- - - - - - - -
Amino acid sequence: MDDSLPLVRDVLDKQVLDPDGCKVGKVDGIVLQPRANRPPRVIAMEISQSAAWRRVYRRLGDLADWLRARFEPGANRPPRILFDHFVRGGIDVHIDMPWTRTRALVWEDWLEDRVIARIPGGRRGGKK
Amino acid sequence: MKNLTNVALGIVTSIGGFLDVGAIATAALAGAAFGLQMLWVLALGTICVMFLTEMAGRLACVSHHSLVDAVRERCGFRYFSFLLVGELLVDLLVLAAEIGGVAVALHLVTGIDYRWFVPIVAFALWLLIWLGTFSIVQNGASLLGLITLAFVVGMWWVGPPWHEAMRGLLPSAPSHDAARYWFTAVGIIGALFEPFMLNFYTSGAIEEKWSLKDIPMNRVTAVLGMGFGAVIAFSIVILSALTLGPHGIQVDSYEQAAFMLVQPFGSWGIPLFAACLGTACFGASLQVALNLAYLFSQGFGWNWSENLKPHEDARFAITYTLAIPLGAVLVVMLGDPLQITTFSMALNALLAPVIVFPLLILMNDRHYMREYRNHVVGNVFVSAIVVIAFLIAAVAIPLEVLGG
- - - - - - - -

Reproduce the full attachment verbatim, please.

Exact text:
Amino acid sequence: MDDSLPLVRDVLDKQVLDPDGCKVGKVDGIVLQPRANRPPRVIAMEISQSAAWRRVYRRLGDLADWLRARFEPGANRPPRILFDHFVRGGIDVHIDMPWTRTRALVWEDWLEDRVIARIPGGRRGGKK
Amino acid sequence: MKNLTNVALGIVTSIGGFLDVGAIATAALAGAAFGLQMLWVLALGTICVMFLTEMAGRLACVSHHSLVDAVRERCGFRYFSFLLVGELLVDLLVLAAEIGGVAVALHLVTGIDYRWFVPIVAFALWLLIWLGTFSIVQNGASLLGLITLAFVVGMWWVGPPWHEAMRGLLPSAPSHDAARYWFTAVGIIGALFEPFMLNFYTSGAIEEKWSLKDIPMNRVTAVLGMGFGAVIAFSIVILSALTLGPHGIQVDSYEQAAFMLVQPFGSWGIPLFAACLGTACFGASLQVALNLAYLFSQGFGWNWSENLKPHEDARFAITYTLAIPLGAVLVVMLGDPLQITTFSMALNALLAPVIVFPLLILMNDRHYMREYRNHVVGNVFVSAIVVIAFLIAAVAIPLEVLGG